Introduction and purpose
The Al Mabroor buffalo project offers interested parties the opportunity to partake in the lucrative buffalo farming and breeding trade. Game farming has grown significantly in South Africa over the past decade and has become an industry with great economic potential.
There is a growing demand for disease-free buffalo and the Al Mabroor buffalo project will aim to breed these magnificent animals.
Al Mabroor vision
Al Mabroor buffalo project has as its vision, to intensively propagate disease free buffalo, to establish a large and viable genetically diverse population, from which relocation and sales can be done within the entire Province and beyond, thus ensuring the future existence of this valuable and endemic species and also to act as an alternative investment tool with capital growth.
The proposed project is to breed disease-free Cape buffalo in a controlled environment. The project will be established on a game farm situated in the Eastern Cape, approximately 100 km east of Port Elizabeth. The farm has a Certificate of Adequate Enclosure and is certified to keep buffalo.
Our objectives are to start with 20 cows and 2 bulls. We will follow sound business and agricultural principles in taking care of our nucleus herd. Reproduction is our main aim and we will follow our plan as stipulated in the breeding table. It is of great importance to start with the best animals and genetic material for this will ensure that all progeny can be sold at a premium.
Recently too much emphasis has been placed on horn size alone. The project will strive to breed big horned, big bodied animals with high fertility The herd will initially be established on a 40 hectare area.
The sex and age ratio of the buffalo to be acquired allow for a breeding herd that will function at its optimum. The Al Mabroor buffalo project will strive for a 100% calving rate with a 12 to 14 months inter-calf period.
The following breeding table is based on a successful calf rate of 80% every 15 months and
a 50/50 ratio of bulls and cows.
Investors will be able to participate in the Al Mabroor buffalo project by means of an ordinary partnership. The partnership will be subject to the terms and conditions of the partnership agreement, attached hereto.
A maximum of 20 investors will form a partnership. The total funds available in the partnership will be utilised as follows:
80% or as close to 80% as possible will be used to purchase buffalo. A minimum of 20% will be set aside to cover the operational costs for the first two to four years. Operational costs will include, but is not limited to, rental paid to the landlord, salaries and wages to farm staff, additional feeds and licks for buffalo, veterinary costs etc.
Al Mabroor will invoice the partnership 5% p.a. on a monthly basis to settle all operational costs. Possible additional and unforeseen expenses will be covered from the initial 20% reserve. At any time the partnership will have the option of selling off some of the stock to obtain the necessary cash flow to cover the operational costs. Partners will however have an opportunity at the end of each year to vote on future management principles and goals.
Disinvestment from the partnership:
Disinvestment is possible through the sale of the value of the share owned either to remaining members who would have a first right of refusal, failing that to an agreed upon third party. The value of the share is determined by the average sale price of buffalo for that particular year.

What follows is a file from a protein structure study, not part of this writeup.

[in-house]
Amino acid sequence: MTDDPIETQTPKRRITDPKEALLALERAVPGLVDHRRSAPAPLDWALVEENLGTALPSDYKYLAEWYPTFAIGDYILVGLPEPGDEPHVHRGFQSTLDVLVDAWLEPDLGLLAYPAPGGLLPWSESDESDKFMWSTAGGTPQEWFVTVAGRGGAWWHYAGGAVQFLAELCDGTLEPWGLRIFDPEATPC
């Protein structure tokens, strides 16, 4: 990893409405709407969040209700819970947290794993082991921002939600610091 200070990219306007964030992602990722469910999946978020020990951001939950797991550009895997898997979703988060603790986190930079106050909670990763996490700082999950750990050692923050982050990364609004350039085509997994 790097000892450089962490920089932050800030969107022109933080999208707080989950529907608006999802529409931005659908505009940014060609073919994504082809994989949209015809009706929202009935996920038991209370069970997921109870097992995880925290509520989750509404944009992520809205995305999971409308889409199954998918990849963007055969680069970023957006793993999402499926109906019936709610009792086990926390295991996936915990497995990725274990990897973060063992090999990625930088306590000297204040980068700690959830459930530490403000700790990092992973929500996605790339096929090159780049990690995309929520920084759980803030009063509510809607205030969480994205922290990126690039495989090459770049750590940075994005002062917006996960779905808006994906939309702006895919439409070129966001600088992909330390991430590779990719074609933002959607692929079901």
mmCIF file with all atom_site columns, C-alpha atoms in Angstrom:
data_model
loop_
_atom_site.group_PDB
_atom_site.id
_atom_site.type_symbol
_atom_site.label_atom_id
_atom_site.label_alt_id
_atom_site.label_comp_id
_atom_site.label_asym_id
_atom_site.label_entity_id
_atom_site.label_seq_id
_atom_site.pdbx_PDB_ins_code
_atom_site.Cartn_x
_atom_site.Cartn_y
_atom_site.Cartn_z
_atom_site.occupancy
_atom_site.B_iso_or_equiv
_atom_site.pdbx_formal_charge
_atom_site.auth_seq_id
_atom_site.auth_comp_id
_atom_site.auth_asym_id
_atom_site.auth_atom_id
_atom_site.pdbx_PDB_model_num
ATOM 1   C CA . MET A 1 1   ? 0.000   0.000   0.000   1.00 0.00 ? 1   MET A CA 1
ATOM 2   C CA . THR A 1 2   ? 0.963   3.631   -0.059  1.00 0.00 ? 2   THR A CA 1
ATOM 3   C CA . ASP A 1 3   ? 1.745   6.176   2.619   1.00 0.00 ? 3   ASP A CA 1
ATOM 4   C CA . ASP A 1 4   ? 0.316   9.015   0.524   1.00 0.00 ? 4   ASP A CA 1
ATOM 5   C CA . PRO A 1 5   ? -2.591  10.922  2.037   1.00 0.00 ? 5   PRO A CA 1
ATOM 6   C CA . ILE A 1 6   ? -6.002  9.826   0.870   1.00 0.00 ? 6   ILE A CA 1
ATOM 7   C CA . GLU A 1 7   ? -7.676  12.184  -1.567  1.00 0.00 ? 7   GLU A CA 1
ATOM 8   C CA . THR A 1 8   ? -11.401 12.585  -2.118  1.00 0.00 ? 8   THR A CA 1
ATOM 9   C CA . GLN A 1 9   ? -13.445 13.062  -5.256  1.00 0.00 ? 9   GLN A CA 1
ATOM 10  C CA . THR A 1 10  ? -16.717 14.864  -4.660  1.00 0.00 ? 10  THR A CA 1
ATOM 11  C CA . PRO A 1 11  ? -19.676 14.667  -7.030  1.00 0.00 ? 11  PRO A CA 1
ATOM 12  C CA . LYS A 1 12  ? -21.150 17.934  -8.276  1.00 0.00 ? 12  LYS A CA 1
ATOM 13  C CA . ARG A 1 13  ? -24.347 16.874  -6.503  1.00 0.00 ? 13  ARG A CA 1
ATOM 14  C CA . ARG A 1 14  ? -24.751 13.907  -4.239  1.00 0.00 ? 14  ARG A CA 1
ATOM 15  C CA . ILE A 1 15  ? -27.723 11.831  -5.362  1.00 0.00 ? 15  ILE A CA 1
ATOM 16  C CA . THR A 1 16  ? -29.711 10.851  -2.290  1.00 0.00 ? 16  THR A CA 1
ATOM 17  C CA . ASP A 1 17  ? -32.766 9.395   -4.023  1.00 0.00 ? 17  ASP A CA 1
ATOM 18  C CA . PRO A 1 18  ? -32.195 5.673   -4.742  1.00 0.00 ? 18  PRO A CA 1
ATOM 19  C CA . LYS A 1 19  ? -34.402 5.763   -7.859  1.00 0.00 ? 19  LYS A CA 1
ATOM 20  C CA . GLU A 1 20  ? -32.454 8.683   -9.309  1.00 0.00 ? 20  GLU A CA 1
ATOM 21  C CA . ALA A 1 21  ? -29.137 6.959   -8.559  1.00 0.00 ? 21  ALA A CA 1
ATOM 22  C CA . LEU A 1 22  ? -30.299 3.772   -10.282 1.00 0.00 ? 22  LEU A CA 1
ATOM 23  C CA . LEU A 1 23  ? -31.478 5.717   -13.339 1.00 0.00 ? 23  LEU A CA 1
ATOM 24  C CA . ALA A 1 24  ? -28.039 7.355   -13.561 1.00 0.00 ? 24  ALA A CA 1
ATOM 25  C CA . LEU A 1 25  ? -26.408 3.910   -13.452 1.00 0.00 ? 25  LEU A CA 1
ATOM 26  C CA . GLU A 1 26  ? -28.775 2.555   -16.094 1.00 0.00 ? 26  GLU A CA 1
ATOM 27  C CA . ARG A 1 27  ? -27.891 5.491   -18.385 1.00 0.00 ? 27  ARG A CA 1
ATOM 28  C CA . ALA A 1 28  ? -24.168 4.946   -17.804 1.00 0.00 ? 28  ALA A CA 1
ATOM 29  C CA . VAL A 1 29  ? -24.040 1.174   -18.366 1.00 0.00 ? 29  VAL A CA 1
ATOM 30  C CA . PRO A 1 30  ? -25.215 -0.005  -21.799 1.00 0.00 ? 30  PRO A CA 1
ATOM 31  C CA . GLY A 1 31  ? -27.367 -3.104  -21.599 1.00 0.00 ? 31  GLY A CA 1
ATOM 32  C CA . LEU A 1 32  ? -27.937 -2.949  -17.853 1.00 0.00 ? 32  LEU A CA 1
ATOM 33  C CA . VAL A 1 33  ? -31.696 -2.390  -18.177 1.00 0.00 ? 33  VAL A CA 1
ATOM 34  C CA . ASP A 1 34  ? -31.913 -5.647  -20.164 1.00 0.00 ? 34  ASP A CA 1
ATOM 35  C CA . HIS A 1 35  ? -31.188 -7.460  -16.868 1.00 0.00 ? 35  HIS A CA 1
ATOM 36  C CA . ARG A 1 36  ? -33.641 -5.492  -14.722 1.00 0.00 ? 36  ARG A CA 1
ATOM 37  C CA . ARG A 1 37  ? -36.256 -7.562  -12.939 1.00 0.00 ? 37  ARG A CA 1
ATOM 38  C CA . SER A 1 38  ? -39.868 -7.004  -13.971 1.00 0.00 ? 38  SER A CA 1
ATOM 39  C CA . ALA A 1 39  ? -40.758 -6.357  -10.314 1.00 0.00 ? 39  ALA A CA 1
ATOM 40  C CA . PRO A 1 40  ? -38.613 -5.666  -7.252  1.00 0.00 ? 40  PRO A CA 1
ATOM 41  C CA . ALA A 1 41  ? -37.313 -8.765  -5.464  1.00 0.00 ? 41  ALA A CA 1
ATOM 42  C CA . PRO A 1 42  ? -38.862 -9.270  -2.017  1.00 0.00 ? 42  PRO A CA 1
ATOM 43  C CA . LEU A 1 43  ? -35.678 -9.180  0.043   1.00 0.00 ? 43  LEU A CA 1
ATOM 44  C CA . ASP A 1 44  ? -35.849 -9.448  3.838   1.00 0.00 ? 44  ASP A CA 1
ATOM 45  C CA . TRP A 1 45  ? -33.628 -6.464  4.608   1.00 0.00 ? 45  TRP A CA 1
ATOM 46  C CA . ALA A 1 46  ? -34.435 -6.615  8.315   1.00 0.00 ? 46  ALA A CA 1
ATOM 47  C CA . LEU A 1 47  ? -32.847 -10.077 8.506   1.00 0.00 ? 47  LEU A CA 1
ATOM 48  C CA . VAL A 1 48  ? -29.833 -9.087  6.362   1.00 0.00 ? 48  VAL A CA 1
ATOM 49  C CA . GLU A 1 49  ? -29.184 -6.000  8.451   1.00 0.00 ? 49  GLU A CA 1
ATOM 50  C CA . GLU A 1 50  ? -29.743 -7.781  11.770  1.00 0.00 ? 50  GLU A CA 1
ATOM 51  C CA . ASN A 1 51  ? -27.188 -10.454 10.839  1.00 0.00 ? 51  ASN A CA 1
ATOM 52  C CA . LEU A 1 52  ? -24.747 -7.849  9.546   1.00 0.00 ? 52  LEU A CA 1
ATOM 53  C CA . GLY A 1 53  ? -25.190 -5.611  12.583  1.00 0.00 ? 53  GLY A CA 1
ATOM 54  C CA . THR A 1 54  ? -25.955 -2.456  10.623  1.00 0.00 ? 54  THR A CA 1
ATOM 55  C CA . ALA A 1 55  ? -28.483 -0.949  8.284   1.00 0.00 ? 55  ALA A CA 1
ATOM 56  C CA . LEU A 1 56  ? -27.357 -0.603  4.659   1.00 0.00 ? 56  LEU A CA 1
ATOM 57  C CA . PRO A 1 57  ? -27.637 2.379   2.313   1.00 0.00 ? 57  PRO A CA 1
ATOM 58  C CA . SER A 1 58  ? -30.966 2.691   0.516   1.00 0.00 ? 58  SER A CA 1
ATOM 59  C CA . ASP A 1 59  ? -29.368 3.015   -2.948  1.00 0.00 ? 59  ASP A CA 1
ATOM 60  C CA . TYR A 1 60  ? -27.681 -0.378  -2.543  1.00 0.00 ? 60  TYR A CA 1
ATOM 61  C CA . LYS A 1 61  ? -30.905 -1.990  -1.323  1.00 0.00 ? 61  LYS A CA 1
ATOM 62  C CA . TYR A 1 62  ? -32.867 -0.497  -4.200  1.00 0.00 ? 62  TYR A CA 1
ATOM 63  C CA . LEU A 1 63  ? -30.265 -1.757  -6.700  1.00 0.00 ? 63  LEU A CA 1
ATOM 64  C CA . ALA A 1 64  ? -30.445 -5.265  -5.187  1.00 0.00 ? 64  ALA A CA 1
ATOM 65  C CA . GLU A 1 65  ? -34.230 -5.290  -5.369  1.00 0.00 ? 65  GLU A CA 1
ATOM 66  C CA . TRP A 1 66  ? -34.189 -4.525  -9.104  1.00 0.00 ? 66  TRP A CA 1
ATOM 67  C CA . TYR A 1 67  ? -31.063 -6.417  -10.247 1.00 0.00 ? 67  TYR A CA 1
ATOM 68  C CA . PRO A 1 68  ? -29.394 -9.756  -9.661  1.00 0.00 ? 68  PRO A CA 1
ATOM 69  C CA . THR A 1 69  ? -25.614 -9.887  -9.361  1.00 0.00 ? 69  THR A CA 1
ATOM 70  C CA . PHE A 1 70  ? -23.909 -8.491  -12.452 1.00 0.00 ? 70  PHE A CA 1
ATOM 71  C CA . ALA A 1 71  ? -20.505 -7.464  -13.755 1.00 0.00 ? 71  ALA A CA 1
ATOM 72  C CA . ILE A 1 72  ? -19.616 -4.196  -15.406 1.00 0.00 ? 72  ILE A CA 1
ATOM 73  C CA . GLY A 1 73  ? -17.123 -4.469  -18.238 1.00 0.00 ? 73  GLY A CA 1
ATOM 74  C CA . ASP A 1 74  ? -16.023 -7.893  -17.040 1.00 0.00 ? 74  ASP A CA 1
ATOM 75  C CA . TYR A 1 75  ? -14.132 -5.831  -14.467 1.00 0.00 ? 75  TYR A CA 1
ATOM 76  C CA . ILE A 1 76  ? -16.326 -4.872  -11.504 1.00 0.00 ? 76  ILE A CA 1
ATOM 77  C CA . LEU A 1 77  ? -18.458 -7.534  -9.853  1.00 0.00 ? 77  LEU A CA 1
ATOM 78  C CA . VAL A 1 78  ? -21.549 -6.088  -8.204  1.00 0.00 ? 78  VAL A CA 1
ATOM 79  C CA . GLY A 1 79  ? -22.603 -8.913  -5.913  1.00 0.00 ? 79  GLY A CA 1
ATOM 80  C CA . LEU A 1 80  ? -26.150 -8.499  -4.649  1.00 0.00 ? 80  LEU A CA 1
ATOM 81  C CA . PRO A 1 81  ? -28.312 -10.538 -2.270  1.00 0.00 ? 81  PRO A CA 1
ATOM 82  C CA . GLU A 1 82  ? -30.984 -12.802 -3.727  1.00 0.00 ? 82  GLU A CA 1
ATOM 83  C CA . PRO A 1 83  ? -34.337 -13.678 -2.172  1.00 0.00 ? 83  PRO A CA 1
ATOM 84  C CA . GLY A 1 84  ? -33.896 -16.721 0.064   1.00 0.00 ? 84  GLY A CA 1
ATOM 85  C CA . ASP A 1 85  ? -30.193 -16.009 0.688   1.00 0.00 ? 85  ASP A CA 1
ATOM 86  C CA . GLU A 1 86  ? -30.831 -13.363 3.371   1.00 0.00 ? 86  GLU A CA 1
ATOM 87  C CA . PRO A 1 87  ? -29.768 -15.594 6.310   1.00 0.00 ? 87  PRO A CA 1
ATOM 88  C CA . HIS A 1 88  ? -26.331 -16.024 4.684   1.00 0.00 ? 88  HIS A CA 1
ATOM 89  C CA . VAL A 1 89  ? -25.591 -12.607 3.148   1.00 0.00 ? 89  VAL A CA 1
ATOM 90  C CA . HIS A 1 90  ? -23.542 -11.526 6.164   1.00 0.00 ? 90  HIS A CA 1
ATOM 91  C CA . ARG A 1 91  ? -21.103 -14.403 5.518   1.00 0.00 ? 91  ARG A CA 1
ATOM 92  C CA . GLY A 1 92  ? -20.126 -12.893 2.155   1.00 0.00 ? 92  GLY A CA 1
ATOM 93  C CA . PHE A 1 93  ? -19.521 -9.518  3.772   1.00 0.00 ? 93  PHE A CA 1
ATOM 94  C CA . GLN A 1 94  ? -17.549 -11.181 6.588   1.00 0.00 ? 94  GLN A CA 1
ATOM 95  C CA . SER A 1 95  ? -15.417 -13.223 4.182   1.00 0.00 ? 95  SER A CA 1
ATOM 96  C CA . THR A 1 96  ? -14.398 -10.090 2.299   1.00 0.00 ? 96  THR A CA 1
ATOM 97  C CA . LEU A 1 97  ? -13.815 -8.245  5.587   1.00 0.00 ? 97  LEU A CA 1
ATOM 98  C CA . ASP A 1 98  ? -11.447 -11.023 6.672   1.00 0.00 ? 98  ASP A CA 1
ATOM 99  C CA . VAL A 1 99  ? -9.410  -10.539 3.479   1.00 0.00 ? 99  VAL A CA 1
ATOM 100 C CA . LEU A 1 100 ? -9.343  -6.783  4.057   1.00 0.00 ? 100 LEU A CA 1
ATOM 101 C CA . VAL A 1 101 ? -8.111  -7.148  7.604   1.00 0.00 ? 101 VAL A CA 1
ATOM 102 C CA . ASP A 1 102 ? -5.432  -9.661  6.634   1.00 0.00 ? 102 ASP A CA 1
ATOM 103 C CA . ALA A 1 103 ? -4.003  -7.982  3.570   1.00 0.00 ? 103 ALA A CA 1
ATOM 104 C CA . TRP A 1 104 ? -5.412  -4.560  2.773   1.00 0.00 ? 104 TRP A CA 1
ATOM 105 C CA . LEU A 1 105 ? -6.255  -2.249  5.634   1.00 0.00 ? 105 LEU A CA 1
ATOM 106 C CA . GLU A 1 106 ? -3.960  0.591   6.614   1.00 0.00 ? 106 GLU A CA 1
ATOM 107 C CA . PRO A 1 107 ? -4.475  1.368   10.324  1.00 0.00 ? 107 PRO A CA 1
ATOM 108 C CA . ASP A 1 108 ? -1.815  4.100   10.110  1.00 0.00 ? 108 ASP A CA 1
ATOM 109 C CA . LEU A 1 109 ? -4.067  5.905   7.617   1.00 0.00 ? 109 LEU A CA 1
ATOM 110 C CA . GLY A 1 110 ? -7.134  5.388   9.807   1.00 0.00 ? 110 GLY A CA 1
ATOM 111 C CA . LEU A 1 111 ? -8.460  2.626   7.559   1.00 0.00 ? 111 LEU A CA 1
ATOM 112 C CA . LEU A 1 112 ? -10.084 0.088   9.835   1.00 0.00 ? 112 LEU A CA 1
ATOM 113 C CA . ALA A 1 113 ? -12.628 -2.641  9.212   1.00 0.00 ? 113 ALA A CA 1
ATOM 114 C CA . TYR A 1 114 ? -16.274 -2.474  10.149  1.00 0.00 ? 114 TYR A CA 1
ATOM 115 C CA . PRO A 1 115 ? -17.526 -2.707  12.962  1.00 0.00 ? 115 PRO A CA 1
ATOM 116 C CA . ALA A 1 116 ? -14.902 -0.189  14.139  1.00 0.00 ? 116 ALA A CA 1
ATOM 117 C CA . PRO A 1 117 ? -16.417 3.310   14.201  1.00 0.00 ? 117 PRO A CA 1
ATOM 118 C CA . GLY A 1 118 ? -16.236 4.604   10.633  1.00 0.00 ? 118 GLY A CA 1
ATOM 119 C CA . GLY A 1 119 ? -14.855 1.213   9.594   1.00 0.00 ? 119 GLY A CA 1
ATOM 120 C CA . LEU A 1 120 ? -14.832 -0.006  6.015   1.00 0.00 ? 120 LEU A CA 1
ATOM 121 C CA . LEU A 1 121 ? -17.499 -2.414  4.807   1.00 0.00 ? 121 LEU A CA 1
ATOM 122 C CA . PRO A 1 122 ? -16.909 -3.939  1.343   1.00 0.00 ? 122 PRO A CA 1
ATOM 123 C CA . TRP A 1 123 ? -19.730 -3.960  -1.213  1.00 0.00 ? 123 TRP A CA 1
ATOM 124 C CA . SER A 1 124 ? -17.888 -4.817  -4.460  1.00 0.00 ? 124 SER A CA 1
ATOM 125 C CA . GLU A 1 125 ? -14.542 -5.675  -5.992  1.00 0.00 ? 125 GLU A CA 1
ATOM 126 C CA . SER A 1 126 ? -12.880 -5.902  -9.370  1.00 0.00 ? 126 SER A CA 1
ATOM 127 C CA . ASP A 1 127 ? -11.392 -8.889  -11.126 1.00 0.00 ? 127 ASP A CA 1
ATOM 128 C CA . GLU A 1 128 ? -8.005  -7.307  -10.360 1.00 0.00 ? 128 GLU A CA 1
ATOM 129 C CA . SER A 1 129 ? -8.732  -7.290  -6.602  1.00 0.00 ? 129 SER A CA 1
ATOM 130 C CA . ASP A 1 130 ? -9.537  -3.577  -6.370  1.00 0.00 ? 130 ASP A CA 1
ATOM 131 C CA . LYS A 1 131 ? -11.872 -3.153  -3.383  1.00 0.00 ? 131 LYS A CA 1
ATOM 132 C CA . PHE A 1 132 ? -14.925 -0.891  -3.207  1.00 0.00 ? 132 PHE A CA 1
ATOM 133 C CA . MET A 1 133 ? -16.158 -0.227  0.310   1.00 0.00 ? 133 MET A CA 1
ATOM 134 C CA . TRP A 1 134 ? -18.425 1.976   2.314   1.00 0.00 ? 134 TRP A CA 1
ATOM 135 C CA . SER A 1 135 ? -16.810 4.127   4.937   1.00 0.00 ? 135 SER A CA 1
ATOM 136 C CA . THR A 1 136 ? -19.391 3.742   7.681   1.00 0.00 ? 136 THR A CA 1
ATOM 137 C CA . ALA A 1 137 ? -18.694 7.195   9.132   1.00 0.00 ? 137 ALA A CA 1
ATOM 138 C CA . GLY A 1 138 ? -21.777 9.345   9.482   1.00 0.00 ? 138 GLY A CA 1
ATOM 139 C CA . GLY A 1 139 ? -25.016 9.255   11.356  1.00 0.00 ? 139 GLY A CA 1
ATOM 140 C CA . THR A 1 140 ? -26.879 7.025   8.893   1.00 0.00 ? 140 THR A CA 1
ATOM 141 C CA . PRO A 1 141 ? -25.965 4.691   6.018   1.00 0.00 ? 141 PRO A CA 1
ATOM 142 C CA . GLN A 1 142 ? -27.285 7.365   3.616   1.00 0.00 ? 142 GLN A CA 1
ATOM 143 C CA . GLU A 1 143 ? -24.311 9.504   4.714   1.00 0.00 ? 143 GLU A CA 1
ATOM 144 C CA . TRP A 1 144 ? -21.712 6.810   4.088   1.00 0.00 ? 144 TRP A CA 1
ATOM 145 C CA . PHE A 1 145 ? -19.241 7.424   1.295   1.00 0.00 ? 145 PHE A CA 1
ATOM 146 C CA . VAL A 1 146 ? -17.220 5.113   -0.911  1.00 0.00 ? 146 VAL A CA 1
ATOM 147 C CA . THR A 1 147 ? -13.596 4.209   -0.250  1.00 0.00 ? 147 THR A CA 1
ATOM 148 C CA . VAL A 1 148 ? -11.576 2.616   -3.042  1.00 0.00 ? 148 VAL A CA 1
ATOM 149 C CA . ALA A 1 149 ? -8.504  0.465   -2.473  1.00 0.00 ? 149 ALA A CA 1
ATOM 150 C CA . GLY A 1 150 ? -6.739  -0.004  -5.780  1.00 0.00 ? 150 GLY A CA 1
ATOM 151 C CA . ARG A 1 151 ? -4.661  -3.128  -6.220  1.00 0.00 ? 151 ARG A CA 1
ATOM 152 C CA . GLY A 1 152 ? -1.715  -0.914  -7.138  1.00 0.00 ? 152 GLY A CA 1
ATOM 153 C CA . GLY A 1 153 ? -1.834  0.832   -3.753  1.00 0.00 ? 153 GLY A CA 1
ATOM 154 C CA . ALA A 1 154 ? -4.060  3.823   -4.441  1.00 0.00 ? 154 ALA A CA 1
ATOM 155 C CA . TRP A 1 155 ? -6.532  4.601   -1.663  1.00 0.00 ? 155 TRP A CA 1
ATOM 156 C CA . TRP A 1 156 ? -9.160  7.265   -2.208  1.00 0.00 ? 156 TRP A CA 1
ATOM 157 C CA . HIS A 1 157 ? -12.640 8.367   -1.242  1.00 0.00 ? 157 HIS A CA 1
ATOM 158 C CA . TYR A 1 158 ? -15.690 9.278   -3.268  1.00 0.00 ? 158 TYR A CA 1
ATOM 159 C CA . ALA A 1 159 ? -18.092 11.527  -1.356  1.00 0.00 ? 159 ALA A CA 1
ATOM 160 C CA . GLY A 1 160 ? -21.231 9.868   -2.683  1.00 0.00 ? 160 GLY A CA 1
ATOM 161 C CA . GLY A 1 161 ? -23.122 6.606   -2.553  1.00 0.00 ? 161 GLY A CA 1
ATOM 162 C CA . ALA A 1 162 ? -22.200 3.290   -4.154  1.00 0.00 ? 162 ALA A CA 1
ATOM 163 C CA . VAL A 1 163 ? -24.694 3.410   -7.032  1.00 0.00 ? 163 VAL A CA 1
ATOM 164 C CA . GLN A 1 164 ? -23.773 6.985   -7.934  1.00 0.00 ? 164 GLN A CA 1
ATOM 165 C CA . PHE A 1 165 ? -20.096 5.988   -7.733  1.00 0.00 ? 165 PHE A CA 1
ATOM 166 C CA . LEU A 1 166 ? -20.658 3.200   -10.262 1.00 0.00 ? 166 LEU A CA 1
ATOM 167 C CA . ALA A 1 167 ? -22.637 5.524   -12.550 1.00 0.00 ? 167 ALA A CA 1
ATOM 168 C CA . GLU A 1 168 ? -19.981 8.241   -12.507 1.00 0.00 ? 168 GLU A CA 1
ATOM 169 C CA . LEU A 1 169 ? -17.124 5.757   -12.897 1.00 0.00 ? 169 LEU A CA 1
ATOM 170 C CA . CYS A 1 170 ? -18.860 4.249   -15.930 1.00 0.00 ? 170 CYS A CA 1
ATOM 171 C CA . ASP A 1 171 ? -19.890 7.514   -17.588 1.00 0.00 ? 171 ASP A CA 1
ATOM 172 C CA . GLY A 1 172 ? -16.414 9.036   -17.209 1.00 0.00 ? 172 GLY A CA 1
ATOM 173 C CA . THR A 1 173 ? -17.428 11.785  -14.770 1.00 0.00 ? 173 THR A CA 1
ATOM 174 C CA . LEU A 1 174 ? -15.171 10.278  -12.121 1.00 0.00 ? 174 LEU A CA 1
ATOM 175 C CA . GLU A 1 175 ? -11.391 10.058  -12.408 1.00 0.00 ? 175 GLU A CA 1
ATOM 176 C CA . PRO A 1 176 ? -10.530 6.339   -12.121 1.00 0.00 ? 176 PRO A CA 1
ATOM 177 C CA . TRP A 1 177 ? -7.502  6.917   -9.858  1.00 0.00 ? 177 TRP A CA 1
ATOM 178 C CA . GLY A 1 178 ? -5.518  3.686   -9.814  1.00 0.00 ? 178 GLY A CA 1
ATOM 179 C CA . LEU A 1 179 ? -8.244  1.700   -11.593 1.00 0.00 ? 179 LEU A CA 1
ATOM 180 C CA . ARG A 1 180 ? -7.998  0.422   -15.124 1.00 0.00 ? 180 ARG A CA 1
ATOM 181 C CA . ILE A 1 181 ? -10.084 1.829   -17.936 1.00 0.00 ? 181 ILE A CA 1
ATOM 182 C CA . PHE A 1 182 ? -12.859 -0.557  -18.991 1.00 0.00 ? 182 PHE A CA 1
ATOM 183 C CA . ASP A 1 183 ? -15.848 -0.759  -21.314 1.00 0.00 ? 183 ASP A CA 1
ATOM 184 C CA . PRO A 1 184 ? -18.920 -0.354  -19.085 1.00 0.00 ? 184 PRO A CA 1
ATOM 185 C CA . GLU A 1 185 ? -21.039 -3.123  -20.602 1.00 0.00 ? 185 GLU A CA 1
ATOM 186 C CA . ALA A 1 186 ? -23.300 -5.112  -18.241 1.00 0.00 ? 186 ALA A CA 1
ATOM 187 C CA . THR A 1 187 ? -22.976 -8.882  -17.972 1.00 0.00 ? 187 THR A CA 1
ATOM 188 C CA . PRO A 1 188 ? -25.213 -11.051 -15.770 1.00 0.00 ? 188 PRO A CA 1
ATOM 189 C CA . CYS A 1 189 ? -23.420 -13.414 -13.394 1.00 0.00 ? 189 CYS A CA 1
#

Pieter Loubser, director and project manager of the Al Mabroor buffalo project, has 20 years experience in the wildlife industry and believes: “By using some of the best genetic material, cross breeding of various bloodlines and sound stock management principles, the Al Mabroor buffalo project will reach and most likely exceed the goals as set out in this business plan. Pieter Loubser has been involved in similar buffalo breeding projects and possess all the necessary expertise to ensure that the Al Mabroor buffalo project is a success.
Two main categories of buffalo exist, namely diseased and disease-free buffalo. The Addo herd in the Eastern Cape is usually referred to as disease-free buffalo. They have not been in contact with disease carrying animals (Fike, 1997). Diseased buffalo are carriers of Foot & Mouth Disease (FMD) and / or Corridor Disease (CD) and lately Tuberculosis (TB). In the case of FMD and CD, these are non-pathogenic to buffalo, but have very serious consequences for domestic stock (Fike, 1997). Of the mentioned diseases only TB is fatal to buffalo. Disease-free buffalo can be kept in any suitable area throughout Southern Africa whereas diseased buffalo are only allowed in Kruger-park and immediate surrounds. Kruger Park buffalo have very little monetary value as strict rules and regulations apply to their movement due to the detrimental effect it will have on any country’s domestic livestock table should the two come into contact with one another.
As mentioned earlier the Al Mabroor buffalo project will focus on the breeding of disease-free buffalo.
Cape buffalo is a species well documented and widely known for being one of the Big 5 and plays an integral role on any wildlife reserve. The ecotourism attraction derived from buffalo viewing and hunting ads value to any area, province or country. Since buffalo are endemic to South Africa and the Eastern Cape Province, it is seen as a positive addition to the revenue created in this area. Only disease-free buffalo are allowed in cattle ranch areas.